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Wild Scottish weather no problem for Inbee and the Koreans

Michelle Wie, So Yeon Ryu, Inbee Park, Ariya Jutanugarn, Charley Hull, Brooke Henderson, and Catriona Matthew at the official photocall for the Ricoh Women's British Open at Kingsbarns.
Michelle Wie, So Yeon Ryu, Inbee Park, Ariya Jutanugarn, Charley Hull, Brooke Henderson, and Catriona Matthew at the official photocall for the Ricoh Women's British Open at Kingsbarns.

Inbee Park knows only too well why she and her fellow Koreans do well in Scottish conditions – golf boot camp back home was even worse.

The former World No 1, who completed the career Grand Slam of women’s majors when the RICOH Women’s British Open was last in Scotland at Turnberry in 2015, spent two months as a young player in training camp on Jeju Island, which lies between the Korean peninsula and the southern tip of Japan.

And it was a long way from a jolly for talented young Korean golfers, she said as she arrived for this year’s WBO at Kingsbarns Links.

“When I was on the national team, we trained about a couple months in Jeju Island in the wintertime, and it was like minus ten degrees Celsius,  really cold and very windy conditions,” she recalled.

“We spent a couple months all the time when we were young. So I guess that kind of trains us pretty well for playing here.

“We would have three or four layers on, and there was 40 boys and girls training and you can’t back out and say it’s too cold. We weren’t given a choice.

“Mi Hyang (Lee, the Scottish Open champion), MJ Hur, So Yeon Rhu were all there at that time too.”

Yesterday’s practice round at Kingsbarns was typically varied – torrential rain showers punctuated by bright sunshine – although not as cold as Jeju Island, and not with enough wind for Inbee’s liking.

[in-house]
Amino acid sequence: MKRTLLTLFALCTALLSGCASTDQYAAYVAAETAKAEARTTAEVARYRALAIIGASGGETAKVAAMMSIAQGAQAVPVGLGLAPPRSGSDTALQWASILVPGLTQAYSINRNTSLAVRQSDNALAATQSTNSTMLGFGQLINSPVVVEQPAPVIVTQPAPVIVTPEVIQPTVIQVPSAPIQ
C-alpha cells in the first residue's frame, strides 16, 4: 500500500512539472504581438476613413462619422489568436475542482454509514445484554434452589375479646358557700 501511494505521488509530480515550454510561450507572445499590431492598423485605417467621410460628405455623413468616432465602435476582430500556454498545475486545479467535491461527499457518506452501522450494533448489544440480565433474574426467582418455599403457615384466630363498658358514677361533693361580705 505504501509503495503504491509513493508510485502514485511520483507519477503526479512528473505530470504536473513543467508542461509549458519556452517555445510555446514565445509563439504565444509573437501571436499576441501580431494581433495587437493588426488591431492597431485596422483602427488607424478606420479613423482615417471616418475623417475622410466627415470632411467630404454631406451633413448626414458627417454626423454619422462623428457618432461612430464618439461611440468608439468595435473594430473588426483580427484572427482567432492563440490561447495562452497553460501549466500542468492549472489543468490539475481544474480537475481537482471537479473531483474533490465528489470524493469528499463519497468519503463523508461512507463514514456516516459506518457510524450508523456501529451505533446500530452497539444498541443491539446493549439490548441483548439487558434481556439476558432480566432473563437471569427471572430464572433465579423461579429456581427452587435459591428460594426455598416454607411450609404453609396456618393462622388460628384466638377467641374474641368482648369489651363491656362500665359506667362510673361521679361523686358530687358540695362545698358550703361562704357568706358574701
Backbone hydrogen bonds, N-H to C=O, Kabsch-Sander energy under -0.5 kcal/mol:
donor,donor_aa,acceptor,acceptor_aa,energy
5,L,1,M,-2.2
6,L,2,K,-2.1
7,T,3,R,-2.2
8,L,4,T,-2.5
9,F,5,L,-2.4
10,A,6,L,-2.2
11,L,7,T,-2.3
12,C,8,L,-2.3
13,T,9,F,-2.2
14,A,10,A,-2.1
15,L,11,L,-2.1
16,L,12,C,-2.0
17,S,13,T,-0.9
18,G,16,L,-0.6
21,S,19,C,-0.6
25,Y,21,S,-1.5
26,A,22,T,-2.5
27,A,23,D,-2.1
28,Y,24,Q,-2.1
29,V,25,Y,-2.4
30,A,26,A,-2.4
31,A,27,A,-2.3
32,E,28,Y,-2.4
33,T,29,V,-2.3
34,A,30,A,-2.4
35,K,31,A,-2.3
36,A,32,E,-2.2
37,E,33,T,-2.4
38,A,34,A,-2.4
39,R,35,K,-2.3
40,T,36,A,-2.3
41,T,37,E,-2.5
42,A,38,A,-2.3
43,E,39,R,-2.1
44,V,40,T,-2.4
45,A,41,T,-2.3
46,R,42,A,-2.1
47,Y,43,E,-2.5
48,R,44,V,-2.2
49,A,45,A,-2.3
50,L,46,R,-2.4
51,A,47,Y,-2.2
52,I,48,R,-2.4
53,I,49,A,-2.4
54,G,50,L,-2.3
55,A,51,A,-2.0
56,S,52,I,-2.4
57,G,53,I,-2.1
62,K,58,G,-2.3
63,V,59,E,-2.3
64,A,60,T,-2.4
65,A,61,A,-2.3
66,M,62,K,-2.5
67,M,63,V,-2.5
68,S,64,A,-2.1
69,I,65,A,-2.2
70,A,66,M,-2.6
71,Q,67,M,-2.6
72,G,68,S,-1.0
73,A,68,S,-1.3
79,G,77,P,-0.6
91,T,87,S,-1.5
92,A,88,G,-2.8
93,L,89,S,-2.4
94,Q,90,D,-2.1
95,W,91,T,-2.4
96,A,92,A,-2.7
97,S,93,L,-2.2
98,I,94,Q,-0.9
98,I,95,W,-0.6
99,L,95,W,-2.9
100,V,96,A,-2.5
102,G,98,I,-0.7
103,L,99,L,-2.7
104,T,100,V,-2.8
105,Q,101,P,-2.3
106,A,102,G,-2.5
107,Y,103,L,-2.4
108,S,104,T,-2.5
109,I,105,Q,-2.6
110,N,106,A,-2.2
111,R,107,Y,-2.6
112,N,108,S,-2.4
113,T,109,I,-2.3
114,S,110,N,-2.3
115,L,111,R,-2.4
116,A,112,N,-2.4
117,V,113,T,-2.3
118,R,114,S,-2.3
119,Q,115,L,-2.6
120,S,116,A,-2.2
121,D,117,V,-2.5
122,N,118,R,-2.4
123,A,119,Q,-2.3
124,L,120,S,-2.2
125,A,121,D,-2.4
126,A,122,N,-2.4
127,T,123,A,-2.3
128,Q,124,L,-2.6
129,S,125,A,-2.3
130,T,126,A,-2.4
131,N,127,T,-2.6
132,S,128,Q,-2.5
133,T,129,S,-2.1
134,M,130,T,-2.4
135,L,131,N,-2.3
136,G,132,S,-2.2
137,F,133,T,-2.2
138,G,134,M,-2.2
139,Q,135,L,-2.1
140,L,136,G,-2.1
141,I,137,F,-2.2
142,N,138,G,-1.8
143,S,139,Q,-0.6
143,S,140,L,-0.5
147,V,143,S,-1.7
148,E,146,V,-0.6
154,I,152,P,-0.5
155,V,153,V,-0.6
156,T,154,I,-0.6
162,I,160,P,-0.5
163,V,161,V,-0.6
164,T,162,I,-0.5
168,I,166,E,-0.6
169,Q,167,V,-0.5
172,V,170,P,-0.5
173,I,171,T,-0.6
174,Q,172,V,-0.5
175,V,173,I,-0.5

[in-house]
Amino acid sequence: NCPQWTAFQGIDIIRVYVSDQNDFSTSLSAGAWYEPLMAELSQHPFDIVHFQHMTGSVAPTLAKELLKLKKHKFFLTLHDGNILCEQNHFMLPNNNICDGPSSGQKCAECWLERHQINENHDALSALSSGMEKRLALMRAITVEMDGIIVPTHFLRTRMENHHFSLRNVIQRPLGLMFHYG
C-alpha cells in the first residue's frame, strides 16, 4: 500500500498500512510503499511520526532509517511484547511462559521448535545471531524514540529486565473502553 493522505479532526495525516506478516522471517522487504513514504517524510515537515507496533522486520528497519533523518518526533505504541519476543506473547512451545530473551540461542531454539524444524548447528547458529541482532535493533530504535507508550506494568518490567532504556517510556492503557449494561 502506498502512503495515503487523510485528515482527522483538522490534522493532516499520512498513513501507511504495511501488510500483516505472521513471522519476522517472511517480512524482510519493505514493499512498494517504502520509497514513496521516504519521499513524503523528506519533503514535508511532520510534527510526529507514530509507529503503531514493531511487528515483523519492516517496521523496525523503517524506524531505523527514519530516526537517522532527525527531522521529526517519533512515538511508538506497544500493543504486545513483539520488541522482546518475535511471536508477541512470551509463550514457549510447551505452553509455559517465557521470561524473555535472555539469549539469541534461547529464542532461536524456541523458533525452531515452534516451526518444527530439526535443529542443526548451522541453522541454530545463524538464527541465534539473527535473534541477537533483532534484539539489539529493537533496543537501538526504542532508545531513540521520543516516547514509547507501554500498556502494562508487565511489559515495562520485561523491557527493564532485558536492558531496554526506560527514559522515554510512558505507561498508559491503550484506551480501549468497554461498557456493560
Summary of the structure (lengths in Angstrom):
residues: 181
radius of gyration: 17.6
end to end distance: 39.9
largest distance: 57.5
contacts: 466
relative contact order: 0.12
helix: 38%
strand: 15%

“I love playing links golf but sometimes it still fools me,” she admitted. “Sometimes I have got caught up in the end and didn’t totally get it.

“There are times you hit good shots that end up in worse spots. You’ve just got to get through those moments. On this course the wind makes such a difference and different strategies are needed, the greens are huge and you have to be in the right spots there, but just getting to the green becomes a challenge when the wind blows hard.”

And for perfect preparation Inbee and entire family not only played at Dundonald but went down to Turnberry to reminisce about two years ago and see the recent changes to the Ailsa Course.

“I was able to look at the changes and go back for the memories,” she said. “It was great to see it with my dad and mum, my sister and my husband, and play on the course again. It was a special memory and a special moment for me.”

The family are staying in Crail this week – “a little house by the beach, it’s beautiful” – and Inbee has good memories even of her last trip to North East Fife, in 2013. Then, going for a calendar year Grand Slam at St Andrews, she seemed slightly overwhelmed by the attention.

“I experienced so many things that year,” she said. “I won three majors in a row and then came to the British Open, playing at St. Andrews.

“I was able to test myself under the pressure. I was able to learn how to handle the pressure. I was able to learn.

“Over the years, you learn one thing at a time. Sometimes you make your mistakes and you’ve got to take your medicine, but it’s kind of made me who I am today.”

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